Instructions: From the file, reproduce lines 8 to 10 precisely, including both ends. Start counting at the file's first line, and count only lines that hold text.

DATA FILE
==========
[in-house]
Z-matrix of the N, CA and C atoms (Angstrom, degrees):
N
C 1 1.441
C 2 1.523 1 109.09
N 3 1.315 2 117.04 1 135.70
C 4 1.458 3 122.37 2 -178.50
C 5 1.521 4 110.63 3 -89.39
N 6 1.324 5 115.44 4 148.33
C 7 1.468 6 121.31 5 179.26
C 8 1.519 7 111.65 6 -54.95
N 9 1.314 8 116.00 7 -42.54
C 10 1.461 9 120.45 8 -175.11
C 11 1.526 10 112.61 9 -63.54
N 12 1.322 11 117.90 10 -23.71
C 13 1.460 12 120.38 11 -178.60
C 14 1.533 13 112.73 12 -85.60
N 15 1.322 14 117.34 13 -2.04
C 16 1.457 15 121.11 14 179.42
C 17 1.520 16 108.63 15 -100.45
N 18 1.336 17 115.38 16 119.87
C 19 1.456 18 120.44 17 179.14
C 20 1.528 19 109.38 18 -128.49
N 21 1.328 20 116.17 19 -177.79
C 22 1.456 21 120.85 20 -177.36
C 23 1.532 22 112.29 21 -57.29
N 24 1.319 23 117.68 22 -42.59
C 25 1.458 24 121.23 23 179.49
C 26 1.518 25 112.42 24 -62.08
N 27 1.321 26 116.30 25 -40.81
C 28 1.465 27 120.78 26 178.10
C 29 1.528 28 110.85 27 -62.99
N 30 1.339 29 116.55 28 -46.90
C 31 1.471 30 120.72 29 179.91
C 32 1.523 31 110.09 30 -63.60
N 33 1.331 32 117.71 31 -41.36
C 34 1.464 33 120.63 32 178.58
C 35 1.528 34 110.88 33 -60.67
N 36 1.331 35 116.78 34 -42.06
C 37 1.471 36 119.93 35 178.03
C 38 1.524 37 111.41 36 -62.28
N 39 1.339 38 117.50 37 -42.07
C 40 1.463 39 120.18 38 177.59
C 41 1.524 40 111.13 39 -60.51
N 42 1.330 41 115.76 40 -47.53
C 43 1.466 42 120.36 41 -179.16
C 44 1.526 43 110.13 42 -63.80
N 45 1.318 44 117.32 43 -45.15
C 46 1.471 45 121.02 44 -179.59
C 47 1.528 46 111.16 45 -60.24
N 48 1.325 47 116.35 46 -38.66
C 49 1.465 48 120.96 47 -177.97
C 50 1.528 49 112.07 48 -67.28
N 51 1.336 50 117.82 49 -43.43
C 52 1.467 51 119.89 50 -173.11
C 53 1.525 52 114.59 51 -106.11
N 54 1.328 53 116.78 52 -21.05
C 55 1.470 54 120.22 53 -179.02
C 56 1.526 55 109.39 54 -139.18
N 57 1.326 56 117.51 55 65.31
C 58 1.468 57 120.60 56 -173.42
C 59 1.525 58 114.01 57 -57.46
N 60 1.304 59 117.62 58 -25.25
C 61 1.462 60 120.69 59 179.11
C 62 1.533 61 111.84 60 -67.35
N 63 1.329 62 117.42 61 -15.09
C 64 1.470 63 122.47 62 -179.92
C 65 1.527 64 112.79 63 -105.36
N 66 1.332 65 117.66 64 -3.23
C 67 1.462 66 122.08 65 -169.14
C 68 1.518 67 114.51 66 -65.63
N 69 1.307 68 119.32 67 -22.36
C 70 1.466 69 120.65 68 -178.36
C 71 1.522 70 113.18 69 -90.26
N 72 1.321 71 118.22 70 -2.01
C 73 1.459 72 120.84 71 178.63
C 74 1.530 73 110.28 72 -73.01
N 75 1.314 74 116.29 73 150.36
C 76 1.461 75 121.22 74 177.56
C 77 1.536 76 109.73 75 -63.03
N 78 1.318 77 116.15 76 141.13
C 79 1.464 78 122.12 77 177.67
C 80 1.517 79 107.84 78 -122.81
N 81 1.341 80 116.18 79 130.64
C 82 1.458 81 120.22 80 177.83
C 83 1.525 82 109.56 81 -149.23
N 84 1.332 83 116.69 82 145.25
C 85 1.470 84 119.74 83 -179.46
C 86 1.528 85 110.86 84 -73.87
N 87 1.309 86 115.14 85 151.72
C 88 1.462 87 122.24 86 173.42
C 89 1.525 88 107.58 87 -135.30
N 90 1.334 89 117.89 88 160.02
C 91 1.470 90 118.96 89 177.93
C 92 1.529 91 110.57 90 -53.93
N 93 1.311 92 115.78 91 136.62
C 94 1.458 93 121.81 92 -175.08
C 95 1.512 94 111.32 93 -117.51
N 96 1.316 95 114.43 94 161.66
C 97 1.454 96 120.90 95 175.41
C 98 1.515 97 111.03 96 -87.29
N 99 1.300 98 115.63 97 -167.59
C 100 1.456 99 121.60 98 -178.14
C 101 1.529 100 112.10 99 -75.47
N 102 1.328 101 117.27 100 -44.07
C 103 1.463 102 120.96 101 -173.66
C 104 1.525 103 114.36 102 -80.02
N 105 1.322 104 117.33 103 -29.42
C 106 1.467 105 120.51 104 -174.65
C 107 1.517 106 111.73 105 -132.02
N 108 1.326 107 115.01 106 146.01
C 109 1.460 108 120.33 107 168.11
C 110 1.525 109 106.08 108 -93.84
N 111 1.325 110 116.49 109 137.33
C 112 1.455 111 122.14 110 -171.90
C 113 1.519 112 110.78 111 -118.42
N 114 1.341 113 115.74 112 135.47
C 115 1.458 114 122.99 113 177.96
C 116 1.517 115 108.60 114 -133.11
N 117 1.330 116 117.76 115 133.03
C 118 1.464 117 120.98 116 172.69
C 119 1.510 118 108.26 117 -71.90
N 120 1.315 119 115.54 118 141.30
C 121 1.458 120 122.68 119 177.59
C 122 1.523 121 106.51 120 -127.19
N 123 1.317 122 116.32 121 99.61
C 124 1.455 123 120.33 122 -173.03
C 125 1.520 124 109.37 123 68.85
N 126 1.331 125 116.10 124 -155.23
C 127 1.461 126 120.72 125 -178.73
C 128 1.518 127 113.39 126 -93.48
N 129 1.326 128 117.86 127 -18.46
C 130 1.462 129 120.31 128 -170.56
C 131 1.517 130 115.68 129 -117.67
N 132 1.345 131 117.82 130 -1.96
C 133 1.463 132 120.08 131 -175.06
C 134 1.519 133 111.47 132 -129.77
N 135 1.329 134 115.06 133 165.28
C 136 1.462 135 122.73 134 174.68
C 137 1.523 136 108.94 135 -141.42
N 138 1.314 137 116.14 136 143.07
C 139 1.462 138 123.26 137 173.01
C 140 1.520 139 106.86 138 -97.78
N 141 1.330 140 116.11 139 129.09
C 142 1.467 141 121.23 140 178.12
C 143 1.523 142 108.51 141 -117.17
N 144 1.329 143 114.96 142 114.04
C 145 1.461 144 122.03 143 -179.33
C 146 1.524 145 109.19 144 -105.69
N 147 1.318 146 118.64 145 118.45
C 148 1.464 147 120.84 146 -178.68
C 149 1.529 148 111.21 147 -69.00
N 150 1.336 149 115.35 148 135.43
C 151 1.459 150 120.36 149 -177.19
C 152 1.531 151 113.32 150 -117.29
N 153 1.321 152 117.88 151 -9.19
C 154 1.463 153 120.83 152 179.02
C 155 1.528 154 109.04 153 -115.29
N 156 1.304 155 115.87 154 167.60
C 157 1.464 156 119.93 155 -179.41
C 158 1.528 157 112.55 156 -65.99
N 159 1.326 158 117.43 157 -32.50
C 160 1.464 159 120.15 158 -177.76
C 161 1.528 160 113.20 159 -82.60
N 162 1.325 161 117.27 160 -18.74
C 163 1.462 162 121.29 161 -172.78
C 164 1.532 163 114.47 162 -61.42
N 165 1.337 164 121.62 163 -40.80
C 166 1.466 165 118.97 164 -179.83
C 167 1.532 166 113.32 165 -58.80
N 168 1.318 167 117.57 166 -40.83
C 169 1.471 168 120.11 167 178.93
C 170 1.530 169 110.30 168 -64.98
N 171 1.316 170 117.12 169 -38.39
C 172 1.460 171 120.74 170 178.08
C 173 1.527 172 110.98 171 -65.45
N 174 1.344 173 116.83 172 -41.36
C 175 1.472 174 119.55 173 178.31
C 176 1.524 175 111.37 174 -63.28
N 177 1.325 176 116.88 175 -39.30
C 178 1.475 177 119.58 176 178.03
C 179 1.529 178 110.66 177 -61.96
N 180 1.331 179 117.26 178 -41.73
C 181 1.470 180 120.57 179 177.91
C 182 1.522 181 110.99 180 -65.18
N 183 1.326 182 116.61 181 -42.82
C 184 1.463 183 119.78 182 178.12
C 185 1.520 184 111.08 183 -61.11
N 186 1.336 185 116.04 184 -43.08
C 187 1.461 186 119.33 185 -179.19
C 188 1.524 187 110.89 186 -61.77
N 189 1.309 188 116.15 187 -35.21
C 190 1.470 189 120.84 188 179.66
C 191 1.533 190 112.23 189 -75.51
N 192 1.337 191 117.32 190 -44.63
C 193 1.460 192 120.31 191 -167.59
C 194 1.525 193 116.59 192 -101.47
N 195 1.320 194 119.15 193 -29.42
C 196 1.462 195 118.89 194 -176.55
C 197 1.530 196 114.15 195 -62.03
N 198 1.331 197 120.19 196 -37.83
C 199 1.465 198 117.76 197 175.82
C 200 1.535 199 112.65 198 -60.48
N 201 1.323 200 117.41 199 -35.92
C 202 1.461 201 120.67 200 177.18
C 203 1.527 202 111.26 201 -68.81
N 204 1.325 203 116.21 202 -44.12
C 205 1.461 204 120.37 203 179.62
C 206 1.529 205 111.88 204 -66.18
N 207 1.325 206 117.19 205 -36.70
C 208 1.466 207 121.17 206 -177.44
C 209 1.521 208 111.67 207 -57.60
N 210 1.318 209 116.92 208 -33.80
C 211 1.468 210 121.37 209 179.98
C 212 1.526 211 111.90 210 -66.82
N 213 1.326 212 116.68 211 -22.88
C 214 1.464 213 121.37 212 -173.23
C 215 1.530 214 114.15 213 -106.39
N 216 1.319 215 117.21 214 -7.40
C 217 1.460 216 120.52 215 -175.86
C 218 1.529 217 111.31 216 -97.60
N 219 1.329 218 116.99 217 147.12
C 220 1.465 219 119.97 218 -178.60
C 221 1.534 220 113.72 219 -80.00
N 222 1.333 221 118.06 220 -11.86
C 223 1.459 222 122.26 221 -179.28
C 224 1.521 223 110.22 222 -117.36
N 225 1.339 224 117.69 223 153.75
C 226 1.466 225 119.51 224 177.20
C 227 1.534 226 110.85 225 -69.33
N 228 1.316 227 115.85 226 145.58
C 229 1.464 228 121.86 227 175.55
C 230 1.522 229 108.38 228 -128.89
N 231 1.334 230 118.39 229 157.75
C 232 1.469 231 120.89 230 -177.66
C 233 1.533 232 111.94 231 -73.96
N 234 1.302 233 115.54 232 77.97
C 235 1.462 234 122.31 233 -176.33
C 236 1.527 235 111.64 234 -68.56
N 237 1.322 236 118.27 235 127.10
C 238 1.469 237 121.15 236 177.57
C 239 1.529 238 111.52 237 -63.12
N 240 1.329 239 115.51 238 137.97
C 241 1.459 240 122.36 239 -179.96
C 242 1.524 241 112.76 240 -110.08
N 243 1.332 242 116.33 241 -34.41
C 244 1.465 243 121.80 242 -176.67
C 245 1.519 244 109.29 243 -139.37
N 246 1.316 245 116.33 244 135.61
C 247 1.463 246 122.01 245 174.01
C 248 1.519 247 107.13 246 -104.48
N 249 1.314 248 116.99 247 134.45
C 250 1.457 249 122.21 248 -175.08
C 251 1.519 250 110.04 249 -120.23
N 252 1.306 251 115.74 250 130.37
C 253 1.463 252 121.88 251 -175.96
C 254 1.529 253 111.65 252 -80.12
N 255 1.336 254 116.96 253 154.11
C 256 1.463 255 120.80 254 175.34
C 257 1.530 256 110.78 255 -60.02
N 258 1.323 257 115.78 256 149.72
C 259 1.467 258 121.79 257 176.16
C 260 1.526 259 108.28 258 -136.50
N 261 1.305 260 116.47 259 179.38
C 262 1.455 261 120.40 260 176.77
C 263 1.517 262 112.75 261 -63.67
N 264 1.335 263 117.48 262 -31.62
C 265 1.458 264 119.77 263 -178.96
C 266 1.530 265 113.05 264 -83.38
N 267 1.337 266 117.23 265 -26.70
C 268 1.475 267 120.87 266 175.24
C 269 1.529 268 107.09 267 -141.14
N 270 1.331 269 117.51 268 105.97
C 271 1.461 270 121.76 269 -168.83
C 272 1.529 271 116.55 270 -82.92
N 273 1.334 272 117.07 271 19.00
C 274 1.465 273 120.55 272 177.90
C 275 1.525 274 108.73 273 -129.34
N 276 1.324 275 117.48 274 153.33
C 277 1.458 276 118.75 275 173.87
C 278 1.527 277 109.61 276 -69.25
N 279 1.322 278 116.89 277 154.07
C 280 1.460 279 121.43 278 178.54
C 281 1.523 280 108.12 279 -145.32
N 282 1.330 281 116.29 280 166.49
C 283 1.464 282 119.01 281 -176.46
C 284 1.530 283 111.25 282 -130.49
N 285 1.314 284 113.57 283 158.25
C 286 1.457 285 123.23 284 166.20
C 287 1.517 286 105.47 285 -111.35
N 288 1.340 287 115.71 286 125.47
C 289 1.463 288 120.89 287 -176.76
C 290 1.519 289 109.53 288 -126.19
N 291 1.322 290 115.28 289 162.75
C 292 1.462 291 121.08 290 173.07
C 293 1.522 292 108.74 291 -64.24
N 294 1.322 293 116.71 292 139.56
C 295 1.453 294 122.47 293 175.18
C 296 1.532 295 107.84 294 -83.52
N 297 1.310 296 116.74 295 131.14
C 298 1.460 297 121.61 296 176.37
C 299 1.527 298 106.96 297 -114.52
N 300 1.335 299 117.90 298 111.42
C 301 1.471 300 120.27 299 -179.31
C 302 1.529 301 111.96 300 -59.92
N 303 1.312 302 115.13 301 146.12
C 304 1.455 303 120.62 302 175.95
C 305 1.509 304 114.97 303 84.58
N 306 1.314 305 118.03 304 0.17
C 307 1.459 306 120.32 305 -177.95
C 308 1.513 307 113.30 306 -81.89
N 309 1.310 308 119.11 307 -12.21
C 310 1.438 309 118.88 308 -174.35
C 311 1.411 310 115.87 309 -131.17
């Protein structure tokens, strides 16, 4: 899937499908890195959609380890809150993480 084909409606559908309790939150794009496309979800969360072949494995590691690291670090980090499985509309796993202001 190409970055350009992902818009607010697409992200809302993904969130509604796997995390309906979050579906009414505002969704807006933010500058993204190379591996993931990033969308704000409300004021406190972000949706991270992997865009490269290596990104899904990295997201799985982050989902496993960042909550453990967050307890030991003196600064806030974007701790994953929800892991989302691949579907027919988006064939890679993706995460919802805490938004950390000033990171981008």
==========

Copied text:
C 5 1.521 4 110.63 3 -89.39
N 6 1.324 5 115.44 4 148.33
C 7 1.468 6 121.31 5 179.26